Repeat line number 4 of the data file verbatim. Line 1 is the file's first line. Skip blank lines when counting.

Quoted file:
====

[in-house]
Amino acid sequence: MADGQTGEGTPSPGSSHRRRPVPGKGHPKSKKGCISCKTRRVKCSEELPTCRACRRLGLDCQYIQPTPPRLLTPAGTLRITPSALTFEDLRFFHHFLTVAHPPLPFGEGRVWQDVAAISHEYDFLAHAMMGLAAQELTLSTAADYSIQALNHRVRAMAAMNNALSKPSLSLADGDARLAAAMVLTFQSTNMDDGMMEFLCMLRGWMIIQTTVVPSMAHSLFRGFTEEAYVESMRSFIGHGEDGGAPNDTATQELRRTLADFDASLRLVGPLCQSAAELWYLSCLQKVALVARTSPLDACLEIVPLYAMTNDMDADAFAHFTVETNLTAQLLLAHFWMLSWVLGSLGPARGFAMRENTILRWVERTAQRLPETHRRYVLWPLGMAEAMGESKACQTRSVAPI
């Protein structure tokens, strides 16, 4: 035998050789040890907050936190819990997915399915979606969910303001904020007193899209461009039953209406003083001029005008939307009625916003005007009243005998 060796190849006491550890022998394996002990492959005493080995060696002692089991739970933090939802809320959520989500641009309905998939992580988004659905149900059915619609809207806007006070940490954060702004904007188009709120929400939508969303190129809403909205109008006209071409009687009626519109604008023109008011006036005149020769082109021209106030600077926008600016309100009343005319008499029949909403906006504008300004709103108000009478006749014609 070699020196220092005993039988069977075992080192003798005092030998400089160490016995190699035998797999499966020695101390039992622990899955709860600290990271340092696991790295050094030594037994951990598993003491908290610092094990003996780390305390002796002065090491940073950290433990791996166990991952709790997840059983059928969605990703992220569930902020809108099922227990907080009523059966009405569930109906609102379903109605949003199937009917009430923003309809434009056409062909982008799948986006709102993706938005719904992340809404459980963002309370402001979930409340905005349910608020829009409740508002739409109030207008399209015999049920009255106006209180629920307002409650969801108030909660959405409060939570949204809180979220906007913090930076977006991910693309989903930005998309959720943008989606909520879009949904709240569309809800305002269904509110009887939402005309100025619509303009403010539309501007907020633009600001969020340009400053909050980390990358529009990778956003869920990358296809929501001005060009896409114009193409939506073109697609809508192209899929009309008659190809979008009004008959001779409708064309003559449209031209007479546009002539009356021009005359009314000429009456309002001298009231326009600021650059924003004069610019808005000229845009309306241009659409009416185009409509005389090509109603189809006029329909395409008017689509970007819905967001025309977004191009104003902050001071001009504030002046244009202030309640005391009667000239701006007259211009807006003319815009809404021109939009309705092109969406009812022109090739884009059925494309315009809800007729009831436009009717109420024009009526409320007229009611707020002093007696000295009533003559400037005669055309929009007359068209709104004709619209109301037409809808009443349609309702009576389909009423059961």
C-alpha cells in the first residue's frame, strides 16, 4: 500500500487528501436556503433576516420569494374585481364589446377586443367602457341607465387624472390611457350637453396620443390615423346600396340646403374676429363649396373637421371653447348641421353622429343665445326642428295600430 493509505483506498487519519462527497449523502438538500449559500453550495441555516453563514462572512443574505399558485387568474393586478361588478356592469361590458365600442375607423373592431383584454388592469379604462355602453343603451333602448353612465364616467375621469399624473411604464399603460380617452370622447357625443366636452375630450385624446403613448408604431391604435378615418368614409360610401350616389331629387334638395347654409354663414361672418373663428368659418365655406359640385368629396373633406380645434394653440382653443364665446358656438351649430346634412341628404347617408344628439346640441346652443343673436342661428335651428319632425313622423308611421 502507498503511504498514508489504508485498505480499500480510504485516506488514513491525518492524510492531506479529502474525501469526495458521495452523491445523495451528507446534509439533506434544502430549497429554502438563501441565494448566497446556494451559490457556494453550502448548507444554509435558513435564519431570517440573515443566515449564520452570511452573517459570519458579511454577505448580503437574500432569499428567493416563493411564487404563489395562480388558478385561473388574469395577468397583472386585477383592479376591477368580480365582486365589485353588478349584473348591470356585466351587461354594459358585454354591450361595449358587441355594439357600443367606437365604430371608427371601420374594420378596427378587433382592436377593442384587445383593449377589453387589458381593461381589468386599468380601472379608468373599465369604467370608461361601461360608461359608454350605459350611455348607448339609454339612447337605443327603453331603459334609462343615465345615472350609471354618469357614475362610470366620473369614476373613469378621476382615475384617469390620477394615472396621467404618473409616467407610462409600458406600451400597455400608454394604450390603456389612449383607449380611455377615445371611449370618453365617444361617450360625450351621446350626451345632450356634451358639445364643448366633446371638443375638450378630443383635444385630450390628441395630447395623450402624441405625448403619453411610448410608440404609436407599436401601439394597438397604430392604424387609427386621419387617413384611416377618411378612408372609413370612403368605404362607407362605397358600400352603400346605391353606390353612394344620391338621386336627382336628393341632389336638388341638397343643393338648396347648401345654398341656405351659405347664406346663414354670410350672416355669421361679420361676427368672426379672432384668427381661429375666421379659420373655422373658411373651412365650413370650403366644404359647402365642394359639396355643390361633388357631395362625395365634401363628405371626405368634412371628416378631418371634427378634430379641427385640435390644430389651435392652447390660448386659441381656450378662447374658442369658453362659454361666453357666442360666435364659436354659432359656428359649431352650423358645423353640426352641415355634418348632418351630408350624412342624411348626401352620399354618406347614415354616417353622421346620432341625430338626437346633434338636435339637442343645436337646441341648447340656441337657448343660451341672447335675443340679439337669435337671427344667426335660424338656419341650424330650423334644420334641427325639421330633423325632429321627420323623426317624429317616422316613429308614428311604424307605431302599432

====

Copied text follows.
C-alpha cells in the first residue's frame, strides 16, 4: 500500500487528501436556503433576516420569494374585481364589446377586443367602457341607465387624472390611457350637453396620443390615423346600396340646403374676429363649396373637421371653447348641421353622429343665445326642428295600430 493509505483506498487519519462527497449523502438538500449559500453550495441555516453563514462572512443574505399558485387568474393586478361588478356592469361590458365600442375607423373592431383584454388592469379604462355602453343603451333602448353612465364616467375621469399624473411604464399603460380617452370622447357625443366636452375630450385624446403613448408604431391604435378615418368614409360610401350616389331629387334638395347654409354663414361672418373663428368659418365655406359640385368629396373633406380645434394653440382653443364665446358656438351649430346634412341628404347617408344628439346640441346652443343673436342661428335651428319632425313622423308611421 502507498503511504498514508489504508485498505480499500480510504485516506488514513491525518492524510492531506479529502474525501469526495458521495452523491445523495451528507446534509439533506434544502430549497429554502438563501441565494448566497446556494451559490457556494453550502448548507444554509435558513435564519431570517440573515443566515449564520452570511452573517459570519458579511454577505448580503437574500432569499428567493416563493411564487404563489395562480388558478385561473388574469395577468397583472386585477383592479376591477368580480365582486365589485353588478349584473348591470356585466351587461354594459358585454354591450361595449358587441355594439357600443367606437365604430371608427371601420374594420378596427378587433382592436377593442384587445383593449377589453387589458381593461381589468386599468380601472379608468373599465369604467370608461361601461360608461359608454350605459350611455348607448339609454339612447337605443327603453331603459334609462343615465345615472350609471354618469357614475362610470366620473369614476373613469378621476382615475384617469390620477394615472396621467404618473409616467407610462409600458406600451400597455400608454394604450390603456389612449383607449380611455377615445371611449370618453365617444361617450360625450351621446350626451345632450356634451358639445364643448366633446371638443375638450378630443383635444385630450390628441395630447395623450402624441405625448403619453411610448410608440404609436407599436401601439394597438397604430392604424387609427386621419387617413384611416377618411378612408372609413370612403368605404362607407362605397358600400352603400346605391353606390353612394344620391338621386336627382336628393341632389336638388341638397343643393338648396347648401345654398341656405351659405347664406346663414354670410350672416355669421361679420361676427368672426379672432384668427381661429375666421379659420373655422373658411373651412365650413370650403366644404359647402365642394359639396355643390361633388357631395362625395365634401363628405371626405368634412371628416378631418371634427378634430379641427385640435390644430389651435392652447390660448386659441381656450378662447374658442369658453362659454361666453357666442360666435364659436354659432359656428359649431352650423358645423353640426352641415355634418348632418351630408350624412342624411348626401352620399354618406347614415354616417353622421346620432341625430338626437346633434338636435339637442343645436337646441341648447340656441337657448343660451341672447335675443340679439337669435337671427344667426335660424338656419341650424330650423334644420334641427325639421330633423325632429321627420323623426317624429317616422316613429308614428311604424307605431302599432